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New America Foundation Discusses State of US Healthcare

By    |   Thursday, 03 Jan 2013 01:49 PM

A panel convened by the New America Foundation (NAF) recently discussed issues related to the quality of care delivered by the U.S. healthcare system, referring to some books that the authors believe should be highly influential in the formulation of policy.

In her introduction of the panel, NAF Director Shannon Brownlee called for more transparency and better access to data on the relative performance of healthcare providers. She mused that Americans seem to be much more accepting of gun ownership as a right than they do of healthcare. (This comparison may not be apt, since the government does not fund the provision of weapons to civilians.)

Brownlee, author of “Overtreated,” compared the healthcare system unfavorably with the rest of the economy as to basic industrial efficiency. Whereas other sectors have streamlined their systems (she might have excepted the financial sector), healthcare is in the Dark Ages.

She noted that the hospital industry is in $1 trillion in debt, the equivalent of a year’s revenues. (This figure could be compared favorably with that of the financial sector, whose embedded losses are estimated at $15 trillion, equal to the entire gross domestic product of the United States.)

Brownlee predicted that the sector would have a difficult time justifying continued expansion in the face of the need to control costs, the assessment of readmission penalties and the adoption of prevention measures designed to keep people out of hospitals.

She suggested that the mortgage crisis stands as “a pretty good dress rehearsal for what happens when a debt market crashes,” and she predicted that the safety-net hospitals would be the first to be squeezed. (By comparison, the federal authorities continue to shower printed money on the safety-net banks; perhaps Obamacare will do the same for hospitals.)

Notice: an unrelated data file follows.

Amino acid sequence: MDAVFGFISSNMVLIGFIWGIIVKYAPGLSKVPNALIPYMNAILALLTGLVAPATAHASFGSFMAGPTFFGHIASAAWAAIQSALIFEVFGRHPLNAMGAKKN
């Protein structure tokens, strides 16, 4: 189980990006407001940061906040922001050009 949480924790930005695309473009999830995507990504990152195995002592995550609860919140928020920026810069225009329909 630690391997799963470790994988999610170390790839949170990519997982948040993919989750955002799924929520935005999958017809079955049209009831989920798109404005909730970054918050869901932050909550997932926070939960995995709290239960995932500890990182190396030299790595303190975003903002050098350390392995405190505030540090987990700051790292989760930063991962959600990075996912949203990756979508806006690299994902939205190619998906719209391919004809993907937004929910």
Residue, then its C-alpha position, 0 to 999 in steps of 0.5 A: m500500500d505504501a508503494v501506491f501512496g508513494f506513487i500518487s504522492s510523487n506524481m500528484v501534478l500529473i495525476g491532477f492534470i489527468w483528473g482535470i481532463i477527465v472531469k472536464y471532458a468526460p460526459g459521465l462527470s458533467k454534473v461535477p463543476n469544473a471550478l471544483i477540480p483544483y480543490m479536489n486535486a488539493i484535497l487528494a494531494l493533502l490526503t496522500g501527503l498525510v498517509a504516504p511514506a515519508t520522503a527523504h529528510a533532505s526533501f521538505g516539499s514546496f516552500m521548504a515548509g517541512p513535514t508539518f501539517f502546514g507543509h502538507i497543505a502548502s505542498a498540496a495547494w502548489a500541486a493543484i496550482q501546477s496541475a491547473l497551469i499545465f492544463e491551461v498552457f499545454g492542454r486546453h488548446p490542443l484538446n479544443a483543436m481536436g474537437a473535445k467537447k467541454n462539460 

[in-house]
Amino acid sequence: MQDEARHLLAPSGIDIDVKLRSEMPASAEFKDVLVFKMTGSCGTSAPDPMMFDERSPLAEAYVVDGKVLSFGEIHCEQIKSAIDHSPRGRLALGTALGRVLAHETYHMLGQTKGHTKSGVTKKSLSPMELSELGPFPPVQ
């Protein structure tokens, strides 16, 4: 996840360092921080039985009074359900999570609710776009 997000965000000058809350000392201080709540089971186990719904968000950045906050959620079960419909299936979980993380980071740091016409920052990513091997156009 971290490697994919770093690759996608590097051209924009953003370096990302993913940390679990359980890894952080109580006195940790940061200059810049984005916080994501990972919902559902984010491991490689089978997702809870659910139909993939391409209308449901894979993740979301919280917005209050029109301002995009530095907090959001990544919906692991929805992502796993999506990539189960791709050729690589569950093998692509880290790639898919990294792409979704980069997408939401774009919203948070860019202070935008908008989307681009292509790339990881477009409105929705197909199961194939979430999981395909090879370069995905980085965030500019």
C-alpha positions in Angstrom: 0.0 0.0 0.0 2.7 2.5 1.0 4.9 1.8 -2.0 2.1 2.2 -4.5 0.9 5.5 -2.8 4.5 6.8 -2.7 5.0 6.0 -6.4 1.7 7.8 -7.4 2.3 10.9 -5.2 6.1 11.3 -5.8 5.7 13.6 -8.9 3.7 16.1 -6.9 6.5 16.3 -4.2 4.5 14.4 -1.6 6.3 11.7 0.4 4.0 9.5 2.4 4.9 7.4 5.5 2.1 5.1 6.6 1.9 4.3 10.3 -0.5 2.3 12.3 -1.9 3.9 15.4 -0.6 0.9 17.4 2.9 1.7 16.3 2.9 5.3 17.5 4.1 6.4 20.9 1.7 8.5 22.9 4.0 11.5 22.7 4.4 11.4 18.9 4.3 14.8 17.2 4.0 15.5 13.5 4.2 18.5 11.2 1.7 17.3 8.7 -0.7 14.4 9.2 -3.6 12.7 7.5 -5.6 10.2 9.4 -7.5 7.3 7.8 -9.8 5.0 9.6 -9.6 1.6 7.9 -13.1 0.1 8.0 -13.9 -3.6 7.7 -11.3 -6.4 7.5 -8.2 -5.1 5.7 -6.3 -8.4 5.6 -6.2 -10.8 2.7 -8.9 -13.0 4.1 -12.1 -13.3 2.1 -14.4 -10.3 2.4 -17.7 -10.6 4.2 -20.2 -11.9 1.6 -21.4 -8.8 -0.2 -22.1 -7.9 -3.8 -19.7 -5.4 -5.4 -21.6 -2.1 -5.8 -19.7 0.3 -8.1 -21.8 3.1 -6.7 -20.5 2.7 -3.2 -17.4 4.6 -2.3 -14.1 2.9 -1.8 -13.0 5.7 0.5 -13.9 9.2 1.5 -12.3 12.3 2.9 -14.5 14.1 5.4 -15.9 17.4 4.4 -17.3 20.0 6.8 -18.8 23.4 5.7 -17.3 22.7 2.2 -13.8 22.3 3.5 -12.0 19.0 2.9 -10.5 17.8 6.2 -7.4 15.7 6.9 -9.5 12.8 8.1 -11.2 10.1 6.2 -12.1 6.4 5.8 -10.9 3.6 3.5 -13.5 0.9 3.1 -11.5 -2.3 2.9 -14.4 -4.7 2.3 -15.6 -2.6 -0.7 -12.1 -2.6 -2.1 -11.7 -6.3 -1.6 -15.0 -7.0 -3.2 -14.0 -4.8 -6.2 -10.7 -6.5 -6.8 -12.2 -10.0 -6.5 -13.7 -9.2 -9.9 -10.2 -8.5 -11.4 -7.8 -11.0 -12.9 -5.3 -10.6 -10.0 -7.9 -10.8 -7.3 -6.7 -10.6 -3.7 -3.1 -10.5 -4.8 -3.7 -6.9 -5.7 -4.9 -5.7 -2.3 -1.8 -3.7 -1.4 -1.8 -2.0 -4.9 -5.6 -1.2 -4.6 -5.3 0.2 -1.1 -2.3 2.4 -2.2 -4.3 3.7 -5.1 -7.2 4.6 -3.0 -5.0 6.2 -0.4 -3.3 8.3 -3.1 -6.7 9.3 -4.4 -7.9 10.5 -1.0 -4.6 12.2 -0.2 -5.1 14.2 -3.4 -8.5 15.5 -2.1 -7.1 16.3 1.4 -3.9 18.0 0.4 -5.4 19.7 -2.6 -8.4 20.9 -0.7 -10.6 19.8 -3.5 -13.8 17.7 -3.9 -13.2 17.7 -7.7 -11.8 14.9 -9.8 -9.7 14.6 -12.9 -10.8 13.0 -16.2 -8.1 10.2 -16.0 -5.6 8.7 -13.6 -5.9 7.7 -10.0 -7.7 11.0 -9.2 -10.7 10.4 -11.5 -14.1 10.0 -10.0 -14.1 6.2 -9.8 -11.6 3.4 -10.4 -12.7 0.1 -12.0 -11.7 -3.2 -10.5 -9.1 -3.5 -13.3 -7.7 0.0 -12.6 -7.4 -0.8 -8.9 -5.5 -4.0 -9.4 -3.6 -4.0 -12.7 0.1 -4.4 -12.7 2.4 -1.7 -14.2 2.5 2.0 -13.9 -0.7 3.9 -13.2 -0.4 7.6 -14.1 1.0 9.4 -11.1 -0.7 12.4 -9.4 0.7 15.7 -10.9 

Dr. Marty Makary, author of “Unaccountable” and a surgeon at Johns Hopkins, lamented the erosion of public trust in healthcare, demonstrated by the fact that half of patients seek alternative healthcare, regardless of what their doctors advise them. He raised “the fundamental question of whether the public has a right to know about the quality of their hospitals,” now that data are available that are fair and risk-adjusted.

A startling statistic he cited is that some hospitals have complication rates four times the rate of competitors. He referred the audience to www.hospitalsafetyscore.org.

Rep. Jim Cooper, D-Tenn., presented saving essential programs — Social Security, Medicare and Medicaid — as an imperative that can only be achieved by extensive reform of healthcare. He cautioned that these reforms require action and cannot be accomplished by “magical thinking, political speaking or chickening out.”

He listed the Social Security Disability program as likely to run out of money in 2016, Medicare Part A in 2024 and Social Security itself in 2033. He called this “an acute problem” that requires “truth telling and appropriate action.”

Cooper estimated that every day of inaction costs $11 billion, but he held out hope that the programs he considers essential could be saved if the rate of cost increase of healthcare could be contained at 1 percent above inflation instead of the current 2.5 percent. An example of truth telling would be disclosure of how dialysis clinics make their money.

He expressed support for a premium support proposal by economists Henry Aaron and Alice Rivlin, both senior fellows at the Brookings Institution, and a Medicare fee for service option backed by Sen. Ron Wyden, D-Ore., and Rep. Paul Ryan, R-Wisc.

Dr. Vikas Saini, president of the Lown Foundation, questioned whether healthcare providers are producing procedures or health, but he asserted there is a “staggering opportunity for change to be applied.” He criticized the profession for being slow to change.

Saini suggested that a “base-closing” process be applied to hospitals, but he cautioned that the payoff from greater reliance on prevention than surgery could only be realized over the long term.

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Robert-Feinberg
A panel convened by the New America Foundation (NAF) recently discussed issues related to the quality of care delivered by the U.S. healthcare system, referring to some books that the authors believe should be highly influential in the formulation of policy.
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Thursday, 03 Jan 2013 01:49 PM
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